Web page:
As a new Christian, I wondered about a question along the lines of: "If we are saved by grace, not by works, why bother working anymore?" Or as Alan Scholes put it (in the title of a chapter in his excellent book The Artful Dodger) "What if I accept Christ and keep on sinning?" Eventually I was able to reconcile grace and works after reading and truly understanding what both Paul and James have to say and how they compliment eachother.

Tonight I was reading Watchman Nee's book The Normal Christian Life which is essentially a commentary on Romans. As Nee described how our sins (plural; ie, things we have done wrong) are dealt with by the Blood of Jesus, and our sin (singular; as in our nature as a sinner) is dealt with by the Cross of Jesus, I for some reason thought of a joke told by Demetri Martin.

It's probably better if you listen to him tell the swimming joke here (about 30 seconds) but if you can't or would rather not load a YouTube clip, here's the gist of it:

Swimming is a confusing sport. Cuz sometimes you're doing it for fun … and other times, you're doing it to NOT DIE.

You can usually tell by the outfit:
Pants? Uh oh!
Swimming trunks? Okay!

Grace and works is kinda like that. A person doing works to try to be saved (a futile endeavor) may be doing the exact same actions as someone who does works out of gratitude (response to grace). But the person who realizes they are saved by grace is not doing things to AVOID DEATH, they realize that they have already avoided death.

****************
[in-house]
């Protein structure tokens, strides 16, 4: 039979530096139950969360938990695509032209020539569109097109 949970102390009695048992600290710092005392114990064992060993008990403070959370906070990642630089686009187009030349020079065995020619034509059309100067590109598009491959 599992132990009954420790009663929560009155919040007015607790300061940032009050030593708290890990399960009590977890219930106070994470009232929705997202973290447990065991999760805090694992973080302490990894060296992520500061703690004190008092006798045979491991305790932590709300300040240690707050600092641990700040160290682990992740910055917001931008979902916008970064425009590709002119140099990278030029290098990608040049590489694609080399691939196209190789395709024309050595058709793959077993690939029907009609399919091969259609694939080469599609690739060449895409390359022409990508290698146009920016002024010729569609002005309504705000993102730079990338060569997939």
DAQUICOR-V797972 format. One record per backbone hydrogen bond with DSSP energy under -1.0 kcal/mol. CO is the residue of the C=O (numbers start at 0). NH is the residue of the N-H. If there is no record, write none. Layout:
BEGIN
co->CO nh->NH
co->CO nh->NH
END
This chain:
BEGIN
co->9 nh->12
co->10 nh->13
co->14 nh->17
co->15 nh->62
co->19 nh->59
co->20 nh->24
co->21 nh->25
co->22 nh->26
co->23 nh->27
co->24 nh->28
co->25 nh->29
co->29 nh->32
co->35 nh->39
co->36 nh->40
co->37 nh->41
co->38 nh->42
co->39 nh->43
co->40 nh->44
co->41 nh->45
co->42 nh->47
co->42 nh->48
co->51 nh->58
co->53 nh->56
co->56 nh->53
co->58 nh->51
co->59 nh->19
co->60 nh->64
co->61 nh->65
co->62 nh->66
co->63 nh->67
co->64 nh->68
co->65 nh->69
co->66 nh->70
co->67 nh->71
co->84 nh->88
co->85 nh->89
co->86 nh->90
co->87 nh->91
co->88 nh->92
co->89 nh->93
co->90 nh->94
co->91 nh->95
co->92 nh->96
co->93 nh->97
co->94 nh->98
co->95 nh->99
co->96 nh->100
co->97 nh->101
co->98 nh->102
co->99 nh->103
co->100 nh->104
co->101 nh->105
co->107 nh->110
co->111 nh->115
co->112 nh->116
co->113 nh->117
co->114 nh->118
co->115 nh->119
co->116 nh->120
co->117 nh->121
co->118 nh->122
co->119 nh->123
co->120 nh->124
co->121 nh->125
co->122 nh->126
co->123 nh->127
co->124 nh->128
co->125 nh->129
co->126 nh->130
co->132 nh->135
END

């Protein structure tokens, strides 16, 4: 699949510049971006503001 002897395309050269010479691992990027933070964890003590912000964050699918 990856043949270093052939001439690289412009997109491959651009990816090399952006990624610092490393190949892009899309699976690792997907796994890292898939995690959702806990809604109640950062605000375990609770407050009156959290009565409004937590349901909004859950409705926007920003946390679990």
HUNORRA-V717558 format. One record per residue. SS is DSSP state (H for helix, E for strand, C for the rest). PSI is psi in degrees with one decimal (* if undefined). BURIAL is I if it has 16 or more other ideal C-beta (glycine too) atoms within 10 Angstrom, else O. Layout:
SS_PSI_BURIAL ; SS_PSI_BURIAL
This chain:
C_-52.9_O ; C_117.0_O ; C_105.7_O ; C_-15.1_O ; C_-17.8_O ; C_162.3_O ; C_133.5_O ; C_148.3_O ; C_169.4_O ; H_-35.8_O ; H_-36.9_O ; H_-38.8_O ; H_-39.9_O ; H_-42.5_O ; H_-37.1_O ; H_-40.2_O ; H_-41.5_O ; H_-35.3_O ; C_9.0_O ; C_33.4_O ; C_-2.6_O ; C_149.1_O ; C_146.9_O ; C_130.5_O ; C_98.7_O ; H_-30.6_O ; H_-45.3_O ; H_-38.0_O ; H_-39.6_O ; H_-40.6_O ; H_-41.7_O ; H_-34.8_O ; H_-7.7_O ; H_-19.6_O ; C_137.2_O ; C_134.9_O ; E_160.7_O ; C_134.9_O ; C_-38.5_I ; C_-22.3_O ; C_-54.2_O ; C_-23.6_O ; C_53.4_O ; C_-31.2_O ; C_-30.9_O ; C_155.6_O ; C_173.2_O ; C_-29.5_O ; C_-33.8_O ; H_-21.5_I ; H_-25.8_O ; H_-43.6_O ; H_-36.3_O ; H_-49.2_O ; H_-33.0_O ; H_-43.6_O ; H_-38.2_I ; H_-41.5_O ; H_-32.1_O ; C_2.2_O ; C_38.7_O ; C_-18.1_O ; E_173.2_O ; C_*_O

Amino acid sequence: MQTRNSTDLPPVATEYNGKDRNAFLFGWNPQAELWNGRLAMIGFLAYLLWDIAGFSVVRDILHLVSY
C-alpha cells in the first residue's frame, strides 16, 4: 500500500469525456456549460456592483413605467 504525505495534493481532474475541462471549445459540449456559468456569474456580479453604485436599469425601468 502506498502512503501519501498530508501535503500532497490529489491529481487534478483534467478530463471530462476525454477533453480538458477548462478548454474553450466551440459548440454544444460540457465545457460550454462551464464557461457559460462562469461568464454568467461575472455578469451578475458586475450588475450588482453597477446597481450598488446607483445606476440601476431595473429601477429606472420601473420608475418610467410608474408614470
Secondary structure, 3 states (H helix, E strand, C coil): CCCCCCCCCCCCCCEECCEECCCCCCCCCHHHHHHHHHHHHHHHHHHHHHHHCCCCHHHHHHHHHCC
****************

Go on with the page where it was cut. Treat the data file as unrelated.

And like the swimming analogy, you can tell which is which by a person's outfit … ie, by what attitude they are doing things, how they approach their tasks, what goal they have in mind, and why they are doing them in the first place. A grace-filled person has "put on the new self" as their clothing. (Ephesians 4:24)

I guess the answer to the question "If we are saved by grace, not by works, why bother working anymore?" is that working is only a chore when it's an obligation. Serving out of gratitude, through the empowering of the Holy Spirit, is an entirely different thing than desperately paddling away trying to save yourself. That doesn't mean that serving in the church is always less stressful or frustrating or costly than serving outside (I know that all too well!) but it does help explain the difference. And it makes all the difference in the world!

[HT: TheJude3Project]

1. What author do you own the most books by? Lee Strobel.

2. What book do you own the most copies of? "The Artful Dodger" by Alan Scholes (old used copy & new copy self-published by the author)

3. What book have you read the most times in your life? "Finding Faith" by Brian McLaren.

4. Favorite book as a ten year old? I liked "Sideways Stories from Wayside School" (I bought a copy of it recently :))

5. What is the best book you’ve read in the past year? "Crazy Love" by Francis Chan.

6. If you could force everyone you know to read one book, what would it be? Besides my own 😉 "Reasonable Faith" by William Lane Craig.

7. What is the most difficult book you’ve ever read? The two that come to mind are "Fear and Trembling" by Søren Kierkegaard and "God, Freedom, and Evil" by Alvin Plantinga (for very different reasons!)

8. What is your favorite book? I have a tough time choosing favorites. I'll say "Case for Christ" by Lee Strobel, because it was the first Christian book I read, before I was a Christian.

9. What is your favorite play? I don't really watch plays …

10. Who is the most overrated writer alive today? Dan Brown? 😀

11. What is your desert island book? The Bible … the only book deep enough to read for a lifetime